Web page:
S = 2000 x T + 8 x (d -1 4)

The minimum distance that S can be is 100 mm.

A second step can be used when the distance is greater than 500 mm. Then the value of K can be reduced to 1600. When using K=1600, the minimum value of S is 500 mm.

The U.S. CAN approach uses a one step approach:

Ds = 1600 x T * Dpf

This leads to differences greater than 5% between the standards, when the response time is less than 560 ms. Figure 110 shows the minimum safety distance as a function of the total stopping time for 14 and 30 mm object sensitivity. A combination of both approaches needs to be examined to achieve the worst case scenario for globally designed machines.


Click to enlarge - Fig 110 Safety Distance Comparisons
 
Figure 110: Safety Distance Comparisons

Angled Approaches

Most applications of light curtains and scanners are mounted in vertical (normal approach) or horizontal (parallel approach). These mountings are not considered angled if they are within ±5° of the intended design. When the angle exceeds ±5°, the potential risks (e.g. shortest distance) of foreseeable approaches must be taken into consideration. In general, angles greater than 30° from the reference plane (e.g. floor) should be consider normal and those less than 30 considered parallel. This is depicted in Figure 111.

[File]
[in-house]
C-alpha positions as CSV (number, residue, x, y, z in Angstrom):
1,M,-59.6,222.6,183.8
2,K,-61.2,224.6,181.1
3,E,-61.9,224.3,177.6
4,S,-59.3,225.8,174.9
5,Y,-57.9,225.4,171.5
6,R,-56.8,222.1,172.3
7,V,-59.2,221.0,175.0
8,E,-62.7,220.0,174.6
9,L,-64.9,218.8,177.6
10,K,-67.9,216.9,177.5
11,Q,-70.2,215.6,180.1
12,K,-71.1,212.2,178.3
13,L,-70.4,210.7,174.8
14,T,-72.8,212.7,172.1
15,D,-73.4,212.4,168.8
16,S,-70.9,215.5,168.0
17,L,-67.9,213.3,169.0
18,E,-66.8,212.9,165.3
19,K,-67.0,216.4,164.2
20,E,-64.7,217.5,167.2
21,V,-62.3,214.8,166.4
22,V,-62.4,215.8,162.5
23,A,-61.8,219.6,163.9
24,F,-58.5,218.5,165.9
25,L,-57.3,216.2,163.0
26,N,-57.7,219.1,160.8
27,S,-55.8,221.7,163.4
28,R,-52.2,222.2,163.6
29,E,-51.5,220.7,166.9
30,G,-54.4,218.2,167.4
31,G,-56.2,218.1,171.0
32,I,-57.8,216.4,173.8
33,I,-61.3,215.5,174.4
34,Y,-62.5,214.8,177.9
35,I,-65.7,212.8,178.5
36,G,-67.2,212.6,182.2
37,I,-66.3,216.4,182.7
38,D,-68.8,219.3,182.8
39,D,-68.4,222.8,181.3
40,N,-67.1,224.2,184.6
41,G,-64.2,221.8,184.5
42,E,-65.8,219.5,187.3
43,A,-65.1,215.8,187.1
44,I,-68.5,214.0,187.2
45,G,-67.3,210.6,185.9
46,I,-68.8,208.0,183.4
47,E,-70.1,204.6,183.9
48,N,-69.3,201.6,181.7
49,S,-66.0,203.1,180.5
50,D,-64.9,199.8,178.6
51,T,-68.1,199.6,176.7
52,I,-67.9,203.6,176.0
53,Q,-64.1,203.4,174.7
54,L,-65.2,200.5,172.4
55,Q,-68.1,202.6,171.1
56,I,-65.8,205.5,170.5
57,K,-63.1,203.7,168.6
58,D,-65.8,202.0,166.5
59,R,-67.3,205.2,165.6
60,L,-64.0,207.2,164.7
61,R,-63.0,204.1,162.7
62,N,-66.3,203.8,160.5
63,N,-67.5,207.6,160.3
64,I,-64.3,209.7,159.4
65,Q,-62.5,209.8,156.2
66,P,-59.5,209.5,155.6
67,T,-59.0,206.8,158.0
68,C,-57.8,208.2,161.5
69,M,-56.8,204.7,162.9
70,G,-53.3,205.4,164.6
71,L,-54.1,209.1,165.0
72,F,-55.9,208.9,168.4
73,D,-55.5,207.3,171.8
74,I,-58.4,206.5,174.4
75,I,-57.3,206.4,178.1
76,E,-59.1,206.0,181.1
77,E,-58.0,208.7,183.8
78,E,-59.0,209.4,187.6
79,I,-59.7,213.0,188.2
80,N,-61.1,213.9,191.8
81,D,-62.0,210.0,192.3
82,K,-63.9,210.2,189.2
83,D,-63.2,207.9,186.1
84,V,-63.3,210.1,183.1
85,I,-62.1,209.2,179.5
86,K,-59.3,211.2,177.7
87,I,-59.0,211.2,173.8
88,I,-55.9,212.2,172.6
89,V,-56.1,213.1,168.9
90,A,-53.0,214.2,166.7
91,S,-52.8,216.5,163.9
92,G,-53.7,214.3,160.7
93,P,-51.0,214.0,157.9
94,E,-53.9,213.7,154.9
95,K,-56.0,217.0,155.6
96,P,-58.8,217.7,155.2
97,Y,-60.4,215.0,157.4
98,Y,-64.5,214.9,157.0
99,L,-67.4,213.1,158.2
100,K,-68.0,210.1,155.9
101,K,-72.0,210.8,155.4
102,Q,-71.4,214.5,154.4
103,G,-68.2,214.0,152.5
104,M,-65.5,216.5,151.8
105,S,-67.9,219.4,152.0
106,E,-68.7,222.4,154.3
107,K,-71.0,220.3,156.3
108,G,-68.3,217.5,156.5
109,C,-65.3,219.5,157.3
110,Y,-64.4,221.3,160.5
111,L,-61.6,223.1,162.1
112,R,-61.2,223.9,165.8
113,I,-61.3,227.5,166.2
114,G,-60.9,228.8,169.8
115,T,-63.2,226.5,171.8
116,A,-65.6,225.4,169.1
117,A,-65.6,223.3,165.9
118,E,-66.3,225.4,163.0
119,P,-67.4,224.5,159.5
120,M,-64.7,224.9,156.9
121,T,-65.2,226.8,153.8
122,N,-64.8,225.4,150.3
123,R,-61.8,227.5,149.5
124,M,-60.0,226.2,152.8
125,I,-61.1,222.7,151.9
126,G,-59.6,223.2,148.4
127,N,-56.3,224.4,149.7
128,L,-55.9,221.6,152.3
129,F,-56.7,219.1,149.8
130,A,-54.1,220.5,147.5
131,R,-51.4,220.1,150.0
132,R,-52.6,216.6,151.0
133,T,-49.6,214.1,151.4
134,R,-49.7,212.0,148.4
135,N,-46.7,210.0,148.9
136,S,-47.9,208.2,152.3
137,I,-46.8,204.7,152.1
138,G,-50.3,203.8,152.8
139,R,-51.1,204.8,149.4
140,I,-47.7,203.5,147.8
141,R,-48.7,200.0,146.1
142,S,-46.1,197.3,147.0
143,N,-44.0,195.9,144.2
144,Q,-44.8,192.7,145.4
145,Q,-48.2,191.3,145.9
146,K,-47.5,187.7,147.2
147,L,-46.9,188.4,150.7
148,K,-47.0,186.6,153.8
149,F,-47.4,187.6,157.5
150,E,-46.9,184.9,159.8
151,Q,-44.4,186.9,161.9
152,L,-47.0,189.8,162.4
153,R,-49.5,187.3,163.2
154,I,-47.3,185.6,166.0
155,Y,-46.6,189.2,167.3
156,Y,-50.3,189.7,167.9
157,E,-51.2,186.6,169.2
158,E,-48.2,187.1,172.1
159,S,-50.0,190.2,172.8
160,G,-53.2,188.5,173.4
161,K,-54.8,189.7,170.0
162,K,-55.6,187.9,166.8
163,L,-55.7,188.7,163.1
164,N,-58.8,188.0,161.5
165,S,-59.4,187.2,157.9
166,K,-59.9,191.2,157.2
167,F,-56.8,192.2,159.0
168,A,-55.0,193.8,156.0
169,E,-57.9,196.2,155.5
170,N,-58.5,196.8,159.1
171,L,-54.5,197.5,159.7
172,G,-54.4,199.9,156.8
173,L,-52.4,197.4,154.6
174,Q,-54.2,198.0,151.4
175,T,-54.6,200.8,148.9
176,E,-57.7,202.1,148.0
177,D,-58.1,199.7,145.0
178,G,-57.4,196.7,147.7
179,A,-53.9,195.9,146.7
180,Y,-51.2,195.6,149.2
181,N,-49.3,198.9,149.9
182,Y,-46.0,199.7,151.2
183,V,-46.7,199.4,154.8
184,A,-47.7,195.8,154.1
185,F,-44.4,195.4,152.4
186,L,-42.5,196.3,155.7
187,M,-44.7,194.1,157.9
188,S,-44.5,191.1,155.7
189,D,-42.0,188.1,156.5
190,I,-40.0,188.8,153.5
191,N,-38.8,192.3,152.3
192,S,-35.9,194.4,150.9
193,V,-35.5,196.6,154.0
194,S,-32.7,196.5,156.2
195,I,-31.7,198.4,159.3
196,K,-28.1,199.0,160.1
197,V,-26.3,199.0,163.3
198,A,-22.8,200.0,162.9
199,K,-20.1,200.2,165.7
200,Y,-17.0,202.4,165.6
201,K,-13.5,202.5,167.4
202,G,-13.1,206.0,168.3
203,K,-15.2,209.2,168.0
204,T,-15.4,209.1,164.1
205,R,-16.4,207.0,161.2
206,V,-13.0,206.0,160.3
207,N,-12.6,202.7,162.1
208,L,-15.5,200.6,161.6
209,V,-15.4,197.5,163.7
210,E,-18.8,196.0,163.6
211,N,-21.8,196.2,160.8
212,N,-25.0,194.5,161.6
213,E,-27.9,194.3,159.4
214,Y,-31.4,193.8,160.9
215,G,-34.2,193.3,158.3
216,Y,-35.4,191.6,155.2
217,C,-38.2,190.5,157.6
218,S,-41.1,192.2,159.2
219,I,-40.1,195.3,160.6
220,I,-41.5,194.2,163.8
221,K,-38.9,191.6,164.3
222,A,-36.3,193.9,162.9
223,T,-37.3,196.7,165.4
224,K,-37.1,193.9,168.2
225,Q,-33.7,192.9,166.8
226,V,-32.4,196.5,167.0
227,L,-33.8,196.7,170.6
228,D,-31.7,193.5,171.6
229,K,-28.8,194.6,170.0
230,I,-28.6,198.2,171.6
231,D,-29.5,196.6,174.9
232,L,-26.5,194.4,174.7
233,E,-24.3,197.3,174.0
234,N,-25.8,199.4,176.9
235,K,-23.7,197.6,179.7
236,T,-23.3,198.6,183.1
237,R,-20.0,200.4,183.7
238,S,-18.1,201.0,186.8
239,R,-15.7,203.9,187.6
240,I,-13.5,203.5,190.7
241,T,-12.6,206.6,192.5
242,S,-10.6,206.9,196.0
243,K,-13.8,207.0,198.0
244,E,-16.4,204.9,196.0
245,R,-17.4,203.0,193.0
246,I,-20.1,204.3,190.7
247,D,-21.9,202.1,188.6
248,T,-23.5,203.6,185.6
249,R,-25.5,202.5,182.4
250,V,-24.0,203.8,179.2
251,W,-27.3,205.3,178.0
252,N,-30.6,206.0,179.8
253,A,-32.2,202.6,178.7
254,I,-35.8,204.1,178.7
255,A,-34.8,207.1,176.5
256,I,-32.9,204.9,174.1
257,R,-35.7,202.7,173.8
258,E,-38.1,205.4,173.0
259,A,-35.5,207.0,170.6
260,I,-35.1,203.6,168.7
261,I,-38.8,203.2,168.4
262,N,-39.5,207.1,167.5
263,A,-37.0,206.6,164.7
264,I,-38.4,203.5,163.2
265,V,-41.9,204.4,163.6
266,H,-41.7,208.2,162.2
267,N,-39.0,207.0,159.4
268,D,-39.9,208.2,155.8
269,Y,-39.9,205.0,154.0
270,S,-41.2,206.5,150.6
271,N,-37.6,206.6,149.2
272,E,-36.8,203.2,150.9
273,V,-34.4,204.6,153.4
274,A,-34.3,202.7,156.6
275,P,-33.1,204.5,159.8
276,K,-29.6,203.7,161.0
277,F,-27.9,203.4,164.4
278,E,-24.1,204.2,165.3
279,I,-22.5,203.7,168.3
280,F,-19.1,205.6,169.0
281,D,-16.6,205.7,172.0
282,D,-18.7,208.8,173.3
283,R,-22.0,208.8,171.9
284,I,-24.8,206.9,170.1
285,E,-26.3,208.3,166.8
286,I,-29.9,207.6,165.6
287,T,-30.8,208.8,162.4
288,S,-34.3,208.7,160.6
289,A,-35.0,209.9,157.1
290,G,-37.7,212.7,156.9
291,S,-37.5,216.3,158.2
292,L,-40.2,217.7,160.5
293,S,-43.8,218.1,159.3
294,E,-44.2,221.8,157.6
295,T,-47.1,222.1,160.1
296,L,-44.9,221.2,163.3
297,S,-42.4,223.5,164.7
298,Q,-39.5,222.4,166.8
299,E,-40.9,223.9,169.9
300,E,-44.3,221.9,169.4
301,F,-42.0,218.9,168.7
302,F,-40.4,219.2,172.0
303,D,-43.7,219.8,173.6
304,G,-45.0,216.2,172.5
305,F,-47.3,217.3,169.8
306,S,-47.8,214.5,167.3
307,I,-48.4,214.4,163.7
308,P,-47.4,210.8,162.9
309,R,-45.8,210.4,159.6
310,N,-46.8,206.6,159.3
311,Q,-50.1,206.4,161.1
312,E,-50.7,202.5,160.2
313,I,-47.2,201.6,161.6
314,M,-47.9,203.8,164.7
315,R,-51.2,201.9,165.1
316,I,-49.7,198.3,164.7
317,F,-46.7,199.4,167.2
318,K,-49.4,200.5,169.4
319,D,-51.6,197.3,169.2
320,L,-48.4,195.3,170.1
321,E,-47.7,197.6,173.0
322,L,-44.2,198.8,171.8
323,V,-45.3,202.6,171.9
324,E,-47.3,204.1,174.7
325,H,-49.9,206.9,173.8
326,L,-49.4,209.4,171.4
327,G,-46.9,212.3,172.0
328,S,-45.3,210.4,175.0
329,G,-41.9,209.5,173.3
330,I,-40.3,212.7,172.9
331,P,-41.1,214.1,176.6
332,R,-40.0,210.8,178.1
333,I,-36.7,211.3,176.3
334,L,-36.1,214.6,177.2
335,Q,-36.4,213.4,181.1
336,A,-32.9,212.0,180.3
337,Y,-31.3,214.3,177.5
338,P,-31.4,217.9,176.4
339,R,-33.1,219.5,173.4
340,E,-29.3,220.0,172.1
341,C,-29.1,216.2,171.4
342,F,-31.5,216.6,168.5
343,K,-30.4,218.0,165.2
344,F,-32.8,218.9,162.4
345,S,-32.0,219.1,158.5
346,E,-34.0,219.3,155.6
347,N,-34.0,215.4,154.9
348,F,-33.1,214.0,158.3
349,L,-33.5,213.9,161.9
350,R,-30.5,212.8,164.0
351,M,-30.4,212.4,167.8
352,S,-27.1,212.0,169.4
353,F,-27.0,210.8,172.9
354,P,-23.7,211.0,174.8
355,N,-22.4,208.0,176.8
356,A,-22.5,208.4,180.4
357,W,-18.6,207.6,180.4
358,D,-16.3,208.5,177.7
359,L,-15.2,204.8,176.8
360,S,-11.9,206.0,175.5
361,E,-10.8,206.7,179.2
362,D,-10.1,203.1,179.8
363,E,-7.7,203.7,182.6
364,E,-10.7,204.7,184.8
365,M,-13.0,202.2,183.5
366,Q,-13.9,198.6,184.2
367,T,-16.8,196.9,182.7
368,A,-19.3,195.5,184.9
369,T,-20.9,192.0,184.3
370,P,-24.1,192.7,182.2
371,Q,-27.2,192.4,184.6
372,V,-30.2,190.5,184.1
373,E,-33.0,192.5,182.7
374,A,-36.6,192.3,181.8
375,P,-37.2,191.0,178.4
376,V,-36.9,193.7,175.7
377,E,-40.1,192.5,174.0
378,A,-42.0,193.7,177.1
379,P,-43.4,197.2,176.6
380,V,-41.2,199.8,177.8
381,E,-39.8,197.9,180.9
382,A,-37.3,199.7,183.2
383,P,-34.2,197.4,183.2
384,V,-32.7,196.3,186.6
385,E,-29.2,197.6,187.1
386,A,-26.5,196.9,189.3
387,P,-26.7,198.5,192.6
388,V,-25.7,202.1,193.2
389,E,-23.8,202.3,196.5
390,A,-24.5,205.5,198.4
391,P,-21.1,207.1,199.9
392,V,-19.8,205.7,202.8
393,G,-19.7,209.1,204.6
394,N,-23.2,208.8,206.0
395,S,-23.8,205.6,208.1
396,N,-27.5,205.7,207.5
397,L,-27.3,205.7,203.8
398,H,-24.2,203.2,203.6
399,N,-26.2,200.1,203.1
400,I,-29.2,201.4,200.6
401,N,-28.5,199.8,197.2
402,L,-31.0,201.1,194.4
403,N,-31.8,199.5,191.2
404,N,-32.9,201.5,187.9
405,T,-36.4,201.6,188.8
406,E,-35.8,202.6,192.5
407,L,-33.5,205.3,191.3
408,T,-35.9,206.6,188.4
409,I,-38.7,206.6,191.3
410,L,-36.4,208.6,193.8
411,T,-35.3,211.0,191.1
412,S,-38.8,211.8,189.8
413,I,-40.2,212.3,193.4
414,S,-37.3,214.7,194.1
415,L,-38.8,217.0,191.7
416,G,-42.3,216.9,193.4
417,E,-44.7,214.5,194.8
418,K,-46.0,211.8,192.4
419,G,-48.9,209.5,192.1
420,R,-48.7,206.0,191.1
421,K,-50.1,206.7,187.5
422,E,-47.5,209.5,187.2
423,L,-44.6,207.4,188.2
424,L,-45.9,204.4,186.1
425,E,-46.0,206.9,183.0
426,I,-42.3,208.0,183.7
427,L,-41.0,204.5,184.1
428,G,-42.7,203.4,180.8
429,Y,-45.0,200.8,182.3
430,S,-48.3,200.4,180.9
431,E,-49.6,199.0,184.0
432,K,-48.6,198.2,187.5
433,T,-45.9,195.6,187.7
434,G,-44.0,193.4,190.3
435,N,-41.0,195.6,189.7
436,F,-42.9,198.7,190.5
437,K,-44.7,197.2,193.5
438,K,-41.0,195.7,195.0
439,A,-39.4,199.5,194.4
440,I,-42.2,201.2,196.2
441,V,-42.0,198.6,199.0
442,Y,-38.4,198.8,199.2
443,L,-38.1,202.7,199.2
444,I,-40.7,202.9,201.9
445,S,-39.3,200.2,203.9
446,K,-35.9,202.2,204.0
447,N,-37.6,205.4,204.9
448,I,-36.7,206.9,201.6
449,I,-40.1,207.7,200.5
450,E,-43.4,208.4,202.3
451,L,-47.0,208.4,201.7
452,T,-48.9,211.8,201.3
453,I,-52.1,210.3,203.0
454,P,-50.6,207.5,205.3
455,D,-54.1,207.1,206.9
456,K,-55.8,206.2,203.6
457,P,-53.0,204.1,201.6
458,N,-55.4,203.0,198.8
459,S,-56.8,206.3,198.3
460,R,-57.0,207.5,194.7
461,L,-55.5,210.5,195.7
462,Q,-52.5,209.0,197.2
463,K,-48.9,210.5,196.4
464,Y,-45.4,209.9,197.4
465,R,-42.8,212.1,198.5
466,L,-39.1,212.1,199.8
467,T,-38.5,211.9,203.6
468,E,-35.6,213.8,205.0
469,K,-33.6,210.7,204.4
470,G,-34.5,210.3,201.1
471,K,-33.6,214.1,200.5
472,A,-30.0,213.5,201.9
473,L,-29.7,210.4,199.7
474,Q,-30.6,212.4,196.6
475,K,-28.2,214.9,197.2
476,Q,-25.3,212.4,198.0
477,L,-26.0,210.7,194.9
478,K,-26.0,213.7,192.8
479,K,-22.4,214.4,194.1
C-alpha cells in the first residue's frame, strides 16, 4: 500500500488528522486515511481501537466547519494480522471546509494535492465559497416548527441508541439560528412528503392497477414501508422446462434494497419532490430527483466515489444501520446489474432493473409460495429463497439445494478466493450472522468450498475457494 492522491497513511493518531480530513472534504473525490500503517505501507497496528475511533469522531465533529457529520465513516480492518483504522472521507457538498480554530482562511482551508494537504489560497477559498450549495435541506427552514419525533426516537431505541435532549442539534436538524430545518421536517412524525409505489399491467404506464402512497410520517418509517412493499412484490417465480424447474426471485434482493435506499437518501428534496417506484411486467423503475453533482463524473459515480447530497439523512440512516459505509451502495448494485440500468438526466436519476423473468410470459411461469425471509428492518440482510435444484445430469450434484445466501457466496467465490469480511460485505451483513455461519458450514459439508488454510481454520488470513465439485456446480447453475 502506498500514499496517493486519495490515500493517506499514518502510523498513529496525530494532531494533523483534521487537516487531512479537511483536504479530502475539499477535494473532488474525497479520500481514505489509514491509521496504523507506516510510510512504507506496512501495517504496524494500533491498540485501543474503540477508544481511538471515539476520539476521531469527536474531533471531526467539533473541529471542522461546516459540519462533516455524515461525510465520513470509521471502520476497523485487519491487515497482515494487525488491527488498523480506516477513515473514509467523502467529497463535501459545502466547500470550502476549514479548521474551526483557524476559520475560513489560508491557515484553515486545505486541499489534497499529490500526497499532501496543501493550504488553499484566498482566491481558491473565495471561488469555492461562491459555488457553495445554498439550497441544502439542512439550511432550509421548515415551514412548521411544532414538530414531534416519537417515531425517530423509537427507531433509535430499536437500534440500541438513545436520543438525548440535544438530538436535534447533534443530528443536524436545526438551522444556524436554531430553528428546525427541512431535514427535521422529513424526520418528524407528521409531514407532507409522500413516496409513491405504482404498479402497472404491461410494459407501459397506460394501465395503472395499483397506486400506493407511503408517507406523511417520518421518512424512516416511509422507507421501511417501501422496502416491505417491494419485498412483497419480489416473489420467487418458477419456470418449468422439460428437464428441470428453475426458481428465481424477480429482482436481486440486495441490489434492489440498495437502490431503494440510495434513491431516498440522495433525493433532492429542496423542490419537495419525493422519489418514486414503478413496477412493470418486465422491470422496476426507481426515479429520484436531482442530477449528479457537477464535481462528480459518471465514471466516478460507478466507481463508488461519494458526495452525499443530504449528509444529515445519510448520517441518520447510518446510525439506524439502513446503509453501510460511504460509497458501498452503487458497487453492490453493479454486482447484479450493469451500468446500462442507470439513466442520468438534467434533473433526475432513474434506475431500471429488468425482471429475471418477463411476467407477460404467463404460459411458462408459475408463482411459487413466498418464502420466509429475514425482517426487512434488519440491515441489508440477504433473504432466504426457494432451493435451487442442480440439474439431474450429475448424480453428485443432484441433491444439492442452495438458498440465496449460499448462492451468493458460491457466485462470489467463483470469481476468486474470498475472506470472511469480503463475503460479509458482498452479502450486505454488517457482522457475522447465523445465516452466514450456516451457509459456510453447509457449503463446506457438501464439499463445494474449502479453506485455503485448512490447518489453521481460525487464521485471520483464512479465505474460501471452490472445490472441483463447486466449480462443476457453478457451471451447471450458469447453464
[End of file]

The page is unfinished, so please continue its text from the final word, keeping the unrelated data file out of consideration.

Click to enlarge - Fig 5.5 Angular Approach
 
Figure 111: Angle Approach to the Detection Field

Safety Mats

With safety mats, the safety distance must take into account the operators pace and stride. Assuming the operator is walking and the safety mats are mounted on the floor. The operator’s first step onto the mat is a depth penetration factor of 1200 mm or 48 in. An example arrangement is shown in Figure 112.

Click to enlarge - Fig 5.6 Safety Mat on Floor
 
Figure 112: Safety Mat mounted on Floor

If the operator must step up onto a platform, then the depth penetration factor can be reduced by a factor of 40% of the height of the step (see Figure 113).

Click to enlarge - Fig 5.7 Step up Approach
 
Figure 113: Step Up to Safety Mat Mounted on a Platform

Examples

Example: An operator uses a normal approach to a 14 mm light curtain, which is connected to a monitoring safety relay which is connected to a DC powered contactor with a diode suppressor. The safety system response time, Tr, is 20 + 15 + 95 = 130 ms. The machine stopping time, Ts+Tc, is 170 ms. A brake monitor is not used. The Dpf value is 1 inch, and the C value is zero. The calculation would be as follows:

Dpf = 3.4 (14 - 6.875) = 24.2 mm (1 in) C = 8 (14-14) = 0
Ds = K x (Ts + Tc + Tr + Tbm) + Dpf S = K x T + C
Ds = 63 x (0.17 + 0.13 + 0) + 1 S = 1600 x (0,3) + 0
Ds = 63 x (0.3) + 1 S = 480 mm (18.9 in)
Ds = 18.9 + 1  
Ds = 19.9 in (505 mm)  

Therefore, the minimum safe distance the safety light curtain must be mounted from the hazard is 508 mm (20 in.) for a machine to be used anywhere in the world.